A servant’s heart. True maturity comes in many things (including faith) when your quest becomes about others, not yourself.  Mature Christians live for Christ and live for others.

A love for unchurched people. If you consider the Apostle Paul to be a mature Christian,  consider his obsession with unchurched people. Eventually it got him killed. Real maturity is not a life lived in pursuit of self or even the ‘found’ – it’s a life lived pursuing others and the lost.

A deep investment. I’m going to go out on a limb here, but I do think one of the marks of mature faith is a deep investment in the Kingdom of God. Sometimes I wonder if you checked the giving records of people who complain most about being fed, and you will see scant evidence of a sacrificial investment in the Kingdom of God. Conversely, you will see many people deeply committed to quietly serving others who have a deep investment in the Kingdom. Think about that for a while.

What are you learning about maturity?

What do you think the future of the church would look like if we pursued application, humility, service, love for the unchurched and a deep investment in the Kingdom?

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  • Just Me

    I found this article googling something church related. And I hope I will still get some help. I am ready to leave my church after well over 8+ years. And its a struggle decision. I have come across several articles like this all stating ‘the church is responsible for your spiritual growth’ or something similar. After being ordained but not activated. Consistently advised ‘you’re not growing/still need healing or maturity’. No programs or church support outside of sunday service & intermittently regular Bible study. Ok here’s the big question then: What is the purpose of the church for individuals and/or families? What should we be looking for?? Im tired of being told what I perceive as ‘sit down & shut up & grow up some more’. Because if we are responsible for our own growth, what do we need the church for? Help me. Feeling stumped about this.

    • bob_the_third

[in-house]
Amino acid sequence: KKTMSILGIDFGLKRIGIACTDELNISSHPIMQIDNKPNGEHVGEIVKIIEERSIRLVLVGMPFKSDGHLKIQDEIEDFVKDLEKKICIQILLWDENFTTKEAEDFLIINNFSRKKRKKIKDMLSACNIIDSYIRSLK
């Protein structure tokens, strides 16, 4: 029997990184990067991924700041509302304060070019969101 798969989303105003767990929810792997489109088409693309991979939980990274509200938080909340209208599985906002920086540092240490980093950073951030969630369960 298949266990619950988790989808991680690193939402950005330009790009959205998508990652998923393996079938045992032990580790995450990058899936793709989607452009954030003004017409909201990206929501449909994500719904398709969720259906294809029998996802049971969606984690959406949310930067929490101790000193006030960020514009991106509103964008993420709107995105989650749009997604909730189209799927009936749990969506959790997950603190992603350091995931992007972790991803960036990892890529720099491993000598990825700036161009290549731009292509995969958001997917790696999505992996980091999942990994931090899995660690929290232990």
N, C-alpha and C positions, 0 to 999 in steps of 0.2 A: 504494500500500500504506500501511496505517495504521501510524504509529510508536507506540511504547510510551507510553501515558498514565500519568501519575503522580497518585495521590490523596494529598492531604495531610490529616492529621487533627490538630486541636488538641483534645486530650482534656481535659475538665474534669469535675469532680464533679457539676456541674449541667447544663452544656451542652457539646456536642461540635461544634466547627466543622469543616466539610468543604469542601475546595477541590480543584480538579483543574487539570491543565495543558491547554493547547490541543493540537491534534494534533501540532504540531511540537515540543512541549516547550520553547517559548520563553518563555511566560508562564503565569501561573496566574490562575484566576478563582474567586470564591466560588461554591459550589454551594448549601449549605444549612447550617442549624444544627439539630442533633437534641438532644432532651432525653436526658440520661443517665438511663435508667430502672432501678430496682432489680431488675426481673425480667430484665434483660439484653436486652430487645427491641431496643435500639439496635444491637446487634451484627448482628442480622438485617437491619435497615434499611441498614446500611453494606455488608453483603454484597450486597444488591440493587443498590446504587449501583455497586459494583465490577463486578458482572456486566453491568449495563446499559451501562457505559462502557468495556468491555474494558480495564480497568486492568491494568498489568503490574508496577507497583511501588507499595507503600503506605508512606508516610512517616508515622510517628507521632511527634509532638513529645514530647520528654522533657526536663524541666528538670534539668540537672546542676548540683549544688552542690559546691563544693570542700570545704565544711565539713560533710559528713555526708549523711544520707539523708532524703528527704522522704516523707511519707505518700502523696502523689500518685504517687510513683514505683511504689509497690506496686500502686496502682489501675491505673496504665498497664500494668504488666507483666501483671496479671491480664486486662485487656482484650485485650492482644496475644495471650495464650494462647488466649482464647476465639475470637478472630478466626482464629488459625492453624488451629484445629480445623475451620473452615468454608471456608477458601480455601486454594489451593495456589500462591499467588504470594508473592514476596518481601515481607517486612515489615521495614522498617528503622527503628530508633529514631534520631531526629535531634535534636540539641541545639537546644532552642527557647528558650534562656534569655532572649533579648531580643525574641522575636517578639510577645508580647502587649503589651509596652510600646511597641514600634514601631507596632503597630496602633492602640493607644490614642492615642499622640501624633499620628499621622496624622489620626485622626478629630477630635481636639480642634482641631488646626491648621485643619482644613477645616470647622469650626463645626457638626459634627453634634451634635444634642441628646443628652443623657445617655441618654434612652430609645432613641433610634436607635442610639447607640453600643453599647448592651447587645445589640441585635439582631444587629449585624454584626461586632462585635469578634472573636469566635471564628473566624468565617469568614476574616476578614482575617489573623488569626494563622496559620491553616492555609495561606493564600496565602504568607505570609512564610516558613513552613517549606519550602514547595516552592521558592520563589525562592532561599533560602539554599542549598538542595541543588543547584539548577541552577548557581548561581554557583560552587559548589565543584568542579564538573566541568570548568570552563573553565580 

I understand and I think I probably share many of your frustrations. There are a lot of problems with the church in the U.S. today. It’s really hard but I highly encourage you to stick with church. We get church wrong in a lot of ways, but we still need each other. I think there’s shared responsibility for growth. The individual is ultimately responsible for being a disciple of Jesus (believing, repenting, and growing which is a consequence of the first two; if we don’t believe and repent, going to church isn’t going to help us, unless it leads us to faith in Jesus and repentance), but we’re also responsible as a church for helping one another grow and for encouraging each other to do the good works God has called us to do as believers. That’s the main reason for church: encouraging and building up the body of believers and helping them grow so they can serve Jesus more effectively. We’re not so good at doing that sometimes, but even if you’re not receiving that from your church, you can be that resource to others yourself–you can serve even if you’re not being served. Along those same lines, I wouldn’t rely on church to provide you with all of the Bible knowledge you need in your life. I highly recommend reading the Bible daily if you aren’t already, and going through the entire Bible without skipping any parts (I don’t mean you have to read in order from cover to cover, just to make sure that you eventually do read all of it). It’s very hard for pastors to preach through the entire Bible in a timely fashion, and some passages are probably really hard to preach and/or unpopular/uncomfortable for them to do so, so you’ll miss out on a lot of Scripture if you’re not reading it for yourself. The other thing I’ve learned lately is that the church in the U.S. is flawed in many ways, but God is still using it and the flawed people who comprise it for his kingdom (including you and me :)), so we need to not abandon it in our frustration over the issues. This is actually really encouraging to me, because it’s a picture of God’s grace to us. That said, if you need to leave your current church for some biblically sound reason, then you should definitely find a different church, one that is biblically sound, even though imperfect, since they’re all imperfect.